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Counselors Provide Help for Rising Incidents of Domestic Violence and Family Problems in N.C.

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RALEIGH — Counselors hope everyone learns from tragedies like the murder of aWilson baby. Young families often find themselves dealing with stress, andstruggling to keep it from erupting. WRAL'sBrian Bowmanspoke with several experts Tuesday who dedicate their lives to helpingparents prevent dangerous temper flares.

Lynne White, Wilson Crisis Center, said domestic violence and familyproblems seem to be on the rise in the eastern part of the state. She andher staff of more than 100 phone counselors hear from a lot of callers whosay they have to talk to someone, even if that someone is a stranger.

Experts like family therapist Bill Edwards say talking is the one thingmany people don't do before they become violent. He said young parentsoften feel isolated, and blame it on their children.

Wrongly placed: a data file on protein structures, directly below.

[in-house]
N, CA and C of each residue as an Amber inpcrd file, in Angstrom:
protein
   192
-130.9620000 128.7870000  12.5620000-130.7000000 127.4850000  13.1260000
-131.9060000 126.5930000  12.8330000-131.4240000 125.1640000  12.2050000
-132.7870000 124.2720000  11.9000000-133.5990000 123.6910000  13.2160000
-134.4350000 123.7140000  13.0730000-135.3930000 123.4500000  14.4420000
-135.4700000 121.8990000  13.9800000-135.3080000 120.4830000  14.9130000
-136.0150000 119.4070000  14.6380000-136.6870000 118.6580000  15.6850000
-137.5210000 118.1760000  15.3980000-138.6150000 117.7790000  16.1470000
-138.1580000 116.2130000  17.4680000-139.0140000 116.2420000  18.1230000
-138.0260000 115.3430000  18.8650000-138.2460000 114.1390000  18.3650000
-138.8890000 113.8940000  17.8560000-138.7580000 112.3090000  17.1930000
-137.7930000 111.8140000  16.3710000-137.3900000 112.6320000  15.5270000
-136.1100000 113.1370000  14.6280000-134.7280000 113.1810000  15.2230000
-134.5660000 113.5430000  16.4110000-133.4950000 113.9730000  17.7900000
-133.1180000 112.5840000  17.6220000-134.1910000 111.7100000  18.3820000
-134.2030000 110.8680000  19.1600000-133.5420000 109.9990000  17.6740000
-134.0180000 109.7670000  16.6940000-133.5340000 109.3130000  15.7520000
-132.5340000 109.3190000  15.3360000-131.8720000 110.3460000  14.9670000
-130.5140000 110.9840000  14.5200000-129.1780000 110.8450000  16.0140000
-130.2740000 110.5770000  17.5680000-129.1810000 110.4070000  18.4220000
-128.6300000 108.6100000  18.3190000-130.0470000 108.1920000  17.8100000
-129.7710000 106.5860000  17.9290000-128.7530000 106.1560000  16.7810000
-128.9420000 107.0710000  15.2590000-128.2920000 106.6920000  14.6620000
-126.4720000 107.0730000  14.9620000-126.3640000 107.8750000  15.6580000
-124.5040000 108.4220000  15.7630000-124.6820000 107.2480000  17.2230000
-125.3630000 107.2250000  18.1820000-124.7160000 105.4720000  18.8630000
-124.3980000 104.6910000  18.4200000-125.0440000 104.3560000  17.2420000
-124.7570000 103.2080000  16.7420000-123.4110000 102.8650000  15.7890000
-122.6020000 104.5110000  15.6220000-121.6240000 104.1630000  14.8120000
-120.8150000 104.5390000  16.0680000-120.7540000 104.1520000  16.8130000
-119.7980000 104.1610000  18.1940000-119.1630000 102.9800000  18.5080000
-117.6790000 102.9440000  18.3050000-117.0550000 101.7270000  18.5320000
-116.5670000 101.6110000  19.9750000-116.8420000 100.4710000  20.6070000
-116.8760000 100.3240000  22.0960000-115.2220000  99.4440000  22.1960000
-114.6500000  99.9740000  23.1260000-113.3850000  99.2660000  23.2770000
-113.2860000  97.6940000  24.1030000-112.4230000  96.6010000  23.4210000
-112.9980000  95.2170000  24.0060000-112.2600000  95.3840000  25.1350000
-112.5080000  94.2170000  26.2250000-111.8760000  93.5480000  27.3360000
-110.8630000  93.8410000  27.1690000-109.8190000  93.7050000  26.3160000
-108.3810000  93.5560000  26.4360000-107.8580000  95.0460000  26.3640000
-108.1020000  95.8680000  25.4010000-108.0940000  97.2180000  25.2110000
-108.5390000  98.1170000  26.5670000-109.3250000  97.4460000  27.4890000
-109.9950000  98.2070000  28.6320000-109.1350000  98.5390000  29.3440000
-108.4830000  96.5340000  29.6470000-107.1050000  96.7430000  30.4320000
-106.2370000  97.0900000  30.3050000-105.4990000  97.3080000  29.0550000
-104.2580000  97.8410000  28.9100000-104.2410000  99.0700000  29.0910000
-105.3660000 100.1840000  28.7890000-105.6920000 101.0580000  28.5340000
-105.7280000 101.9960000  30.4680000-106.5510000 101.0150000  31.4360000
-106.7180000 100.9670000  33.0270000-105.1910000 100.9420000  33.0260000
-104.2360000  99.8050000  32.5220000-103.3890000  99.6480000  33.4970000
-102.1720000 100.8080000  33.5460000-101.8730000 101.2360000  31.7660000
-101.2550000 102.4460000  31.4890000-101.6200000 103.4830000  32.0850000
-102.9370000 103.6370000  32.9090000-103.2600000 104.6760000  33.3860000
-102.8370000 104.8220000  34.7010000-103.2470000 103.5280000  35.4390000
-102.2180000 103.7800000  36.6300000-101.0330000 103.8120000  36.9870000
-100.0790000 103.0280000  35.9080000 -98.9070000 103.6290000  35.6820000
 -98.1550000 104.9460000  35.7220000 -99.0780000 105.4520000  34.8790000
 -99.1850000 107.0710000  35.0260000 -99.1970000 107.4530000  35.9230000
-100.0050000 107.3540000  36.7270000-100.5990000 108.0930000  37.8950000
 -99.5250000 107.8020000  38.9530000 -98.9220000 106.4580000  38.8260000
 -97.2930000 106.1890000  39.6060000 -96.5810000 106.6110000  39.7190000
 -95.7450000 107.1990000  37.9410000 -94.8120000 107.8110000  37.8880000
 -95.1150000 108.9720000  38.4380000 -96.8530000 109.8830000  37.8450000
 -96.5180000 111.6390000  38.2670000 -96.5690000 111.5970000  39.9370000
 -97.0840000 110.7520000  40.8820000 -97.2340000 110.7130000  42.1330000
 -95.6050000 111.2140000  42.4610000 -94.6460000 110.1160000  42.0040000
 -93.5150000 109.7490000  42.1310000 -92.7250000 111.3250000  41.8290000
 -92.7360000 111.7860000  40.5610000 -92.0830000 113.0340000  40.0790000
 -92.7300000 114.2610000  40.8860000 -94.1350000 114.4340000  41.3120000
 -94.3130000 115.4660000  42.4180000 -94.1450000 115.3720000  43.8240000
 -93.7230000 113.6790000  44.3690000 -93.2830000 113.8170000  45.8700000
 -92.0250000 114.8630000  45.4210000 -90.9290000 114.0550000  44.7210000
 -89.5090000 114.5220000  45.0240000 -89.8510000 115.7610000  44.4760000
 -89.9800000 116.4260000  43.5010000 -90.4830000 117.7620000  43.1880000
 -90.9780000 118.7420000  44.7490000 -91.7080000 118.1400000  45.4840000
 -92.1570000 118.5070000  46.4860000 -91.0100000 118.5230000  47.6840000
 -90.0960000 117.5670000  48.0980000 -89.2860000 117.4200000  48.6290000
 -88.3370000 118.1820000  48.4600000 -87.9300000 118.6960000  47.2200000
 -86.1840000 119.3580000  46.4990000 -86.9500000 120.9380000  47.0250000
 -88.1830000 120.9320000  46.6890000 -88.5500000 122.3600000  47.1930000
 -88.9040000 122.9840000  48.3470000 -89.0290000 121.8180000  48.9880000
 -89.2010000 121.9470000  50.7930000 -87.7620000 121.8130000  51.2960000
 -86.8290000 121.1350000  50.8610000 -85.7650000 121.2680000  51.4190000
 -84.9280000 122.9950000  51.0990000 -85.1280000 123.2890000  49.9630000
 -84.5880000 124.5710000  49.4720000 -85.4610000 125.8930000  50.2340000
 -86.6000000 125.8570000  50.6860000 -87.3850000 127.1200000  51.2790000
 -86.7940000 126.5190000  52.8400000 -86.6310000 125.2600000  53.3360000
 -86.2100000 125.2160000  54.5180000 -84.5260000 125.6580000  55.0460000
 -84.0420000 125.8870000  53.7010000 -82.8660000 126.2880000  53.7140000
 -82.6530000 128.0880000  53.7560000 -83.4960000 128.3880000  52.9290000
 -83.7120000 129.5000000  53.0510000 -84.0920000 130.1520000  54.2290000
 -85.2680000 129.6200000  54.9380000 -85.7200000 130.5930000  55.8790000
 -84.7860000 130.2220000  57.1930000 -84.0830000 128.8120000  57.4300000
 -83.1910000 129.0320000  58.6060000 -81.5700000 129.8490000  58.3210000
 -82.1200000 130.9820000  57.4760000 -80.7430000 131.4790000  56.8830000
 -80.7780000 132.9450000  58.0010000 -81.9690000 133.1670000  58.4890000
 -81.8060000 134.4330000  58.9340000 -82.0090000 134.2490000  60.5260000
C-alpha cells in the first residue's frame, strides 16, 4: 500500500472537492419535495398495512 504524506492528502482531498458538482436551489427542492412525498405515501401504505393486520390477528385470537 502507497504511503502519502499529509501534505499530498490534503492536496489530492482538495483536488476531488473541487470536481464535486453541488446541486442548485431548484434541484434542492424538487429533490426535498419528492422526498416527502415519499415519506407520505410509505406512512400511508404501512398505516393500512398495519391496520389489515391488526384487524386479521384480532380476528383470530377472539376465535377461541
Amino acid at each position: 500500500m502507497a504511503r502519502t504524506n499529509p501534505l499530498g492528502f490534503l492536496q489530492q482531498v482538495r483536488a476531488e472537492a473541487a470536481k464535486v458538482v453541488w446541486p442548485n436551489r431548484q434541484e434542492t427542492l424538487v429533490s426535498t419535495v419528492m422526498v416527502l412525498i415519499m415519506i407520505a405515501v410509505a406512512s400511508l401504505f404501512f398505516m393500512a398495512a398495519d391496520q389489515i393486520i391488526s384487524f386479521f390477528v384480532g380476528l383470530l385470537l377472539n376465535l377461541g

Police are still trying to figure out why a Wilson man and his fiancee allegedly killed her baby, but they say the two claimed they werepunishing the child at the time. There's no guarantee that outsideintervention could have prevented the tragedy, but experts say if you'regoing through pain yourself, you don't have to do it alone.

If you don't have the time or ability to go for help, there are immediatesteps you can take at home to deal with your anger. Child care experts saythe first step is to keep calm. Just lowering your voice and speakingslowly should help you stay in control. You can also walk away.

The pros say separating yourself from the child for just a couple minutescan do wonders in restoring control. Also, "time outs" can work bothways, for children and their parents.

Reporter/PhotographerBrianBowman

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